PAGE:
The memoir Fun Home, by lesbian cartoonist Alison Bechdel, made news this summer when a Duke University student chose not to read the book as part of the freshman reading program. He shared his decision with classmates in a closed Facebook group, citing passages of the graphic novel that included illustrated sex scenes. By the time national media picked up on the news, the controversy mushroomed into a debate over Christian censorship.

Despite the exaggerated headlines, the Duke freshman at the center of the story doesn’t take issue with narratives from LGBT authors or ideas that oppose his worldview. As he explained in a nuanced and reasoned Washington Postessay, his decision not to read Fun Home comes out of a distinction between words and images.

When I was a college freshman, my psychology professor showed a documentary about sex. His matter-of-fact warning that the film was “explicit” didn’t prepare me for what appeared on the screen. Within a few minutes, I made my way to the back and left the room. Thirty years later, I still remember the images. So I sympathize with the Duke student.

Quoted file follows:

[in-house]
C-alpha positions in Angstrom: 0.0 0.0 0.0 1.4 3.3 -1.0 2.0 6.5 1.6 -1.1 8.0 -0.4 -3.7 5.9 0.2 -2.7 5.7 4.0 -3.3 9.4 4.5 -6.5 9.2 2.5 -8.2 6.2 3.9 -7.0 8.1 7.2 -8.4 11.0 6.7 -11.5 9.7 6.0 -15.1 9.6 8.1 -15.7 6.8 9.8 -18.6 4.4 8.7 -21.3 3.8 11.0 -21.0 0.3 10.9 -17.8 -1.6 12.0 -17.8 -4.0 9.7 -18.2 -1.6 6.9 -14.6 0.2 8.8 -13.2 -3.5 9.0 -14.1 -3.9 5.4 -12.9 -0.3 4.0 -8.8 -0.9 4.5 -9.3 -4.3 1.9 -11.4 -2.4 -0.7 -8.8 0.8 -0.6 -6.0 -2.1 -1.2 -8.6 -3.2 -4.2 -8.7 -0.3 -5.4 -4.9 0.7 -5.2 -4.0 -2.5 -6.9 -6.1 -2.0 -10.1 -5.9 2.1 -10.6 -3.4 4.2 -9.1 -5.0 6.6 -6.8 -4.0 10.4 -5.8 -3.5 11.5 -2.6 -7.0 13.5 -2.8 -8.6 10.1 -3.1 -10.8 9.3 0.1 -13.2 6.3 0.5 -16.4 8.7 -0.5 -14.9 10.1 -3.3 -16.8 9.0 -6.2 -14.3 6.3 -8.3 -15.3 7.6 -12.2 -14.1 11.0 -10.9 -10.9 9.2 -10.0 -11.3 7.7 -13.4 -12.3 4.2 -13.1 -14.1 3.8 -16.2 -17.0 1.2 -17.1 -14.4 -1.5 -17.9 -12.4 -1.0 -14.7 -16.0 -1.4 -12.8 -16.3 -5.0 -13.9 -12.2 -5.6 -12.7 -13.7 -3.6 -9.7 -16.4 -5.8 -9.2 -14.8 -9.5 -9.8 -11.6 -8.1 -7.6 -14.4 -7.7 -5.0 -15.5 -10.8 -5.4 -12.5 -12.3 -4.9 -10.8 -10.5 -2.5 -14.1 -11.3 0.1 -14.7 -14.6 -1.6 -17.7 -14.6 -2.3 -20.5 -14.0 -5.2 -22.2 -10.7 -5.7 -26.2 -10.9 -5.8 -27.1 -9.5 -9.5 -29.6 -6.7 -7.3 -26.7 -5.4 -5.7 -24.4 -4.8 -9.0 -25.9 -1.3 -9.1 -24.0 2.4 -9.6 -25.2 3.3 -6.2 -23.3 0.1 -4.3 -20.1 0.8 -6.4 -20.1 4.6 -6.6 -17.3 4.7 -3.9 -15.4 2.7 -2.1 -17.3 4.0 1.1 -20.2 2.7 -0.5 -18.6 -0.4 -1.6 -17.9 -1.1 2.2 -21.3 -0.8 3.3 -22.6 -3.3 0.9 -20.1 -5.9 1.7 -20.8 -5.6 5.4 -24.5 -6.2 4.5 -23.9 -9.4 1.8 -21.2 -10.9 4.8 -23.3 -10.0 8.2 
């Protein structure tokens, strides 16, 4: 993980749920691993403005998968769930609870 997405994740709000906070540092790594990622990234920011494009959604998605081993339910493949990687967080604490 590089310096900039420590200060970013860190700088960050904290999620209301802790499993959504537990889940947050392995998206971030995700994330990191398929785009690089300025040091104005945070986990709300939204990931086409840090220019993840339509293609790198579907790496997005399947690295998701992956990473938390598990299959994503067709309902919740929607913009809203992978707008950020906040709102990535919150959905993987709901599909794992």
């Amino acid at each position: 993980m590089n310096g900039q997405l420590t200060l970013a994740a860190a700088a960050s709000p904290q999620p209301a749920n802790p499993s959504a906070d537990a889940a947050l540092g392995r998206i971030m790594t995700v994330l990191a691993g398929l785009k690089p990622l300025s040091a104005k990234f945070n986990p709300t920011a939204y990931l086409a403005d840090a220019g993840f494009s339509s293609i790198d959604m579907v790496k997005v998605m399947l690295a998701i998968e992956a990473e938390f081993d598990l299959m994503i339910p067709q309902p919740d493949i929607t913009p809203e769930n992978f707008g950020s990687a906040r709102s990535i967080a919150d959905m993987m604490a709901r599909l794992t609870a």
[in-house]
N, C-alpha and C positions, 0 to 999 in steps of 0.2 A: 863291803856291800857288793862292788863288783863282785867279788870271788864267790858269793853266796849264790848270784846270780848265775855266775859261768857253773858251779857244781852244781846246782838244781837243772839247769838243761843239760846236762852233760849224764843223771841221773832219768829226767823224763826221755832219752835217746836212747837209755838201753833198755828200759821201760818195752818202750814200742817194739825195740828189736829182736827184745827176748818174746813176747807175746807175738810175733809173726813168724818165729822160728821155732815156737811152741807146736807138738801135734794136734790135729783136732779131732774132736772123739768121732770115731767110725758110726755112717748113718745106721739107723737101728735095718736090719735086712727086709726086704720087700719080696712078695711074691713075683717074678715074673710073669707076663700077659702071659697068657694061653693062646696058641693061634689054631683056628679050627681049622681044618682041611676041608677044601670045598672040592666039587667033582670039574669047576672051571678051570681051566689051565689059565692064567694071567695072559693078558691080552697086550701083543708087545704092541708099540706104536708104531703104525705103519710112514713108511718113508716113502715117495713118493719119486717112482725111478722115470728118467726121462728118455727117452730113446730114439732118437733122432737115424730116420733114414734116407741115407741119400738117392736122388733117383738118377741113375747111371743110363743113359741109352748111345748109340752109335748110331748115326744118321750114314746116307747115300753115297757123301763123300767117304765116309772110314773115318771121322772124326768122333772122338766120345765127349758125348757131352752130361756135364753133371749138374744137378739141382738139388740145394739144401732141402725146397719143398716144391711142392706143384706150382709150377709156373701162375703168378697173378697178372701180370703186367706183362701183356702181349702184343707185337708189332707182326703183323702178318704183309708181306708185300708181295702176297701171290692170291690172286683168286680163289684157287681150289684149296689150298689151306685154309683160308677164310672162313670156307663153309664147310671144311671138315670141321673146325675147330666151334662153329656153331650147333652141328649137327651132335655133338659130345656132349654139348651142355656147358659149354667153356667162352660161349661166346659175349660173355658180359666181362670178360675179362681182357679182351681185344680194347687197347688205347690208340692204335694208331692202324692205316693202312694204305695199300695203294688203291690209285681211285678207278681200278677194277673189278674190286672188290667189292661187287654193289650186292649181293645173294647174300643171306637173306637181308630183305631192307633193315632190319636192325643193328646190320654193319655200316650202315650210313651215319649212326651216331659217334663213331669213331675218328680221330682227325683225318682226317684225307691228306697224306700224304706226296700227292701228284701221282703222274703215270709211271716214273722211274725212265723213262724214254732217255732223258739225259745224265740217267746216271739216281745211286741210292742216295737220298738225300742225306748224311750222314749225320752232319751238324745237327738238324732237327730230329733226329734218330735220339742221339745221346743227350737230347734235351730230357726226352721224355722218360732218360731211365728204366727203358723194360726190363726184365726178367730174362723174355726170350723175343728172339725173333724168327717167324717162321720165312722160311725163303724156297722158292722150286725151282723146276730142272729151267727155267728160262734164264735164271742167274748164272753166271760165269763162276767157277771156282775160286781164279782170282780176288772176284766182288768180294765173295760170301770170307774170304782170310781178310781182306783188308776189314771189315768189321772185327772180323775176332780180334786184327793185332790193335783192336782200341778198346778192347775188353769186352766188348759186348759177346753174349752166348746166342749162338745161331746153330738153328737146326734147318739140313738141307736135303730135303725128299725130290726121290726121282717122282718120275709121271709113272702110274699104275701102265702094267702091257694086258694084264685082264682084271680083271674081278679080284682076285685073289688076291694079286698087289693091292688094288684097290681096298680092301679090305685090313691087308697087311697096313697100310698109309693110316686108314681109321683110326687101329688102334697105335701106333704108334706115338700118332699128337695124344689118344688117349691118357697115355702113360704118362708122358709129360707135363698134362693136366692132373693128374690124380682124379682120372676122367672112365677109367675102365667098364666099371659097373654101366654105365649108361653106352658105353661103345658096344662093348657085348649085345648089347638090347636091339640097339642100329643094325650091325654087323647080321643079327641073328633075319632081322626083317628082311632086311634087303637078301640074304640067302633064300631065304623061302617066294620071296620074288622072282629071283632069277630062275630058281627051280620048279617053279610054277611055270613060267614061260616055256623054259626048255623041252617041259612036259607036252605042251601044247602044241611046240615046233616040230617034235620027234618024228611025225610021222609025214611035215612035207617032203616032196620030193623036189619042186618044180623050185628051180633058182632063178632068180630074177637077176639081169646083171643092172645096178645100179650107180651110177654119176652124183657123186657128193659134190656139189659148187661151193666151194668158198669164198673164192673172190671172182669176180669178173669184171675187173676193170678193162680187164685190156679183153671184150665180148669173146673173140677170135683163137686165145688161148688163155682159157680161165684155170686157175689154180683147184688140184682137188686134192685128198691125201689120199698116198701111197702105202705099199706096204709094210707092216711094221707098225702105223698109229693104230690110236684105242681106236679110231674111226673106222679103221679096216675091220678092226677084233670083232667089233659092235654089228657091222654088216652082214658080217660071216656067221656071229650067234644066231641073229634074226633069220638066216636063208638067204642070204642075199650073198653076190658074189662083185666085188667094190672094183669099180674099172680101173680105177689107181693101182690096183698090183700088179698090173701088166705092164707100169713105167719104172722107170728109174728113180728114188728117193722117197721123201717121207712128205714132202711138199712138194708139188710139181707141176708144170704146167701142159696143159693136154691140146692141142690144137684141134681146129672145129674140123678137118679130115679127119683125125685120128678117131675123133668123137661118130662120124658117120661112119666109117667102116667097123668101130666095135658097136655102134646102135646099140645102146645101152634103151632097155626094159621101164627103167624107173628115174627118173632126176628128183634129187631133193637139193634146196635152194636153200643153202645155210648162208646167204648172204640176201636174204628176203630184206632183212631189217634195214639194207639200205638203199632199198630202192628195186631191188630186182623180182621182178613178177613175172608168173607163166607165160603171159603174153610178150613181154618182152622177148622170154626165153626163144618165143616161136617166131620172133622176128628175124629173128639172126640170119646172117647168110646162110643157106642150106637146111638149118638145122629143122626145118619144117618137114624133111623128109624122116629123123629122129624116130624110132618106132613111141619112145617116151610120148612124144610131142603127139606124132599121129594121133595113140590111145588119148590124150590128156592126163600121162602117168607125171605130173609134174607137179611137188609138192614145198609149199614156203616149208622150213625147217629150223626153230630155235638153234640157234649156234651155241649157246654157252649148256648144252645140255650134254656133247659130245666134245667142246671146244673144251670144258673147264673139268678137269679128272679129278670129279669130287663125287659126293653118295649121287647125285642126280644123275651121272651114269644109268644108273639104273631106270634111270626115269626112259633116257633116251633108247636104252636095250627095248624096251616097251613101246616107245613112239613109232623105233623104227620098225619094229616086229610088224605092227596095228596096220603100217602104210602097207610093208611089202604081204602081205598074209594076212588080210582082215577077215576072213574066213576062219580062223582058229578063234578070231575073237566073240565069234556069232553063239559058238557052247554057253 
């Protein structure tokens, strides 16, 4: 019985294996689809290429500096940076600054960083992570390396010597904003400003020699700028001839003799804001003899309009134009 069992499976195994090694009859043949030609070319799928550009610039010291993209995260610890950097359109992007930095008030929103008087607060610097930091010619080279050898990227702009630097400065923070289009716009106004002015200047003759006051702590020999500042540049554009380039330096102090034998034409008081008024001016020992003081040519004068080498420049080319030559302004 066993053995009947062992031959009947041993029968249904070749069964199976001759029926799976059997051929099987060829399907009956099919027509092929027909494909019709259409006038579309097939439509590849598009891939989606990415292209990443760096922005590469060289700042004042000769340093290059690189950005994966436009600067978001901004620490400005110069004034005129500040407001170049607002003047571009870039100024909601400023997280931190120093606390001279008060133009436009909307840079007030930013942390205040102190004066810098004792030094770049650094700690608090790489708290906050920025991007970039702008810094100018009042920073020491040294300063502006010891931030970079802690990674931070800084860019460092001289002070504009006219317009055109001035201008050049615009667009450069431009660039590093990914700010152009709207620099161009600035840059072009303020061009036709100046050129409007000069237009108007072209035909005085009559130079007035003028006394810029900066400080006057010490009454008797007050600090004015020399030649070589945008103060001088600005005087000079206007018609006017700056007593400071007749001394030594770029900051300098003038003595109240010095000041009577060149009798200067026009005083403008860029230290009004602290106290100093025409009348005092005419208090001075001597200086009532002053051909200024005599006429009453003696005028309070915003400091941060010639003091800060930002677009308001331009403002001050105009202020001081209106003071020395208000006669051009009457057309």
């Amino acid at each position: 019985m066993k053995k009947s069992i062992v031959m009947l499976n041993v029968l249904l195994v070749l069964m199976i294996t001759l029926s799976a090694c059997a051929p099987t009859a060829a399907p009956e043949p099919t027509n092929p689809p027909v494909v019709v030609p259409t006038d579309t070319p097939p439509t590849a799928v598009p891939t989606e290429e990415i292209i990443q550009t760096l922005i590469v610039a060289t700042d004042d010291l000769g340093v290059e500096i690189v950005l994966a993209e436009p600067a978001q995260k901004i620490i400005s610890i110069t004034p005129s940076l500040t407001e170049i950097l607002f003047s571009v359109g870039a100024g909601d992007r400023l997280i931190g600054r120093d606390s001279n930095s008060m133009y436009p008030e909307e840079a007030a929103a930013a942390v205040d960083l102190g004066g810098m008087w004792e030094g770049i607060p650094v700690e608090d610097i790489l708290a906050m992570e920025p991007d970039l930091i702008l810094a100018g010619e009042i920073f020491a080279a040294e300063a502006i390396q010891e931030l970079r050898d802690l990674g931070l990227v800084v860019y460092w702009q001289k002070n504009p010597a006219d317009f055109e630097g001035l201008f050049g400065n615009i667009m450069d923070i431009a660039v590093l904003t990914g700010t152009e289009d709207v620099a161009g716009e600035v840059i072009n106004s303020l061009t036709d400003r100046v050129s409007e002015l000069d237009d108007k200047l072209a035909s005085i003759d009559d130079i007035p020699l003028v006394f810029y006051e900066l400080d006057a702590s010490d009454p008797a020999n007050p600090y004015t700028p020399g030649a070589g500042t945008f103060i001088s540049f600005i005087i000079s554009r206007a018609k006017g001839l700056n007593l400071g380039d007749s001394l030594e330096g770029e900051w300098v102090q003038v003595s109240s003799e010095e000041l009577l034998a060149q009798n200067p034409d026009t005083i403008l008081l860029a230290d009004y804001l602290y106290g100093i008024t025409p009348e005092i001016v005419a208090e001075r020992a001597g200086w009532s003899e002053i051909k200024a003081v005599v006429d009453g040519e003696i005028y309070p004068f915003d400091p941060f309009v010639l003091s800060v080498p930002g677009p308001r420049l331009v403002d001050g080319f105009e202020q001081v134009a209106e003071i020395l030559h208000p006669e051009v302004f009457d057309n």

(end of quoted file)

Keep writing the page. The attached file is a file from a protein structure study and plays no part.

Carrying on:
After praising his essay and sharing it with my own students, I found myself in the midst of a bigger discussion about Fun Home, cultural engagement, literature, pornography, and Christian responsibility. Works that explore issues of sex and sexuality need not be entirely off-limits to Christian readers; in certain cases, we stand to gain valuable insights about the consequences of sexual and relational brokenness from them. At the same time, we must not allow our exposure to sexual sin (whether through art or in real life) to turn into participation in it. As Christians, where do we draw the lines? And how do we honor Christ and one another—rather than shaming one another—as our conscience prompts us to either engage with or refrain from such challenging material?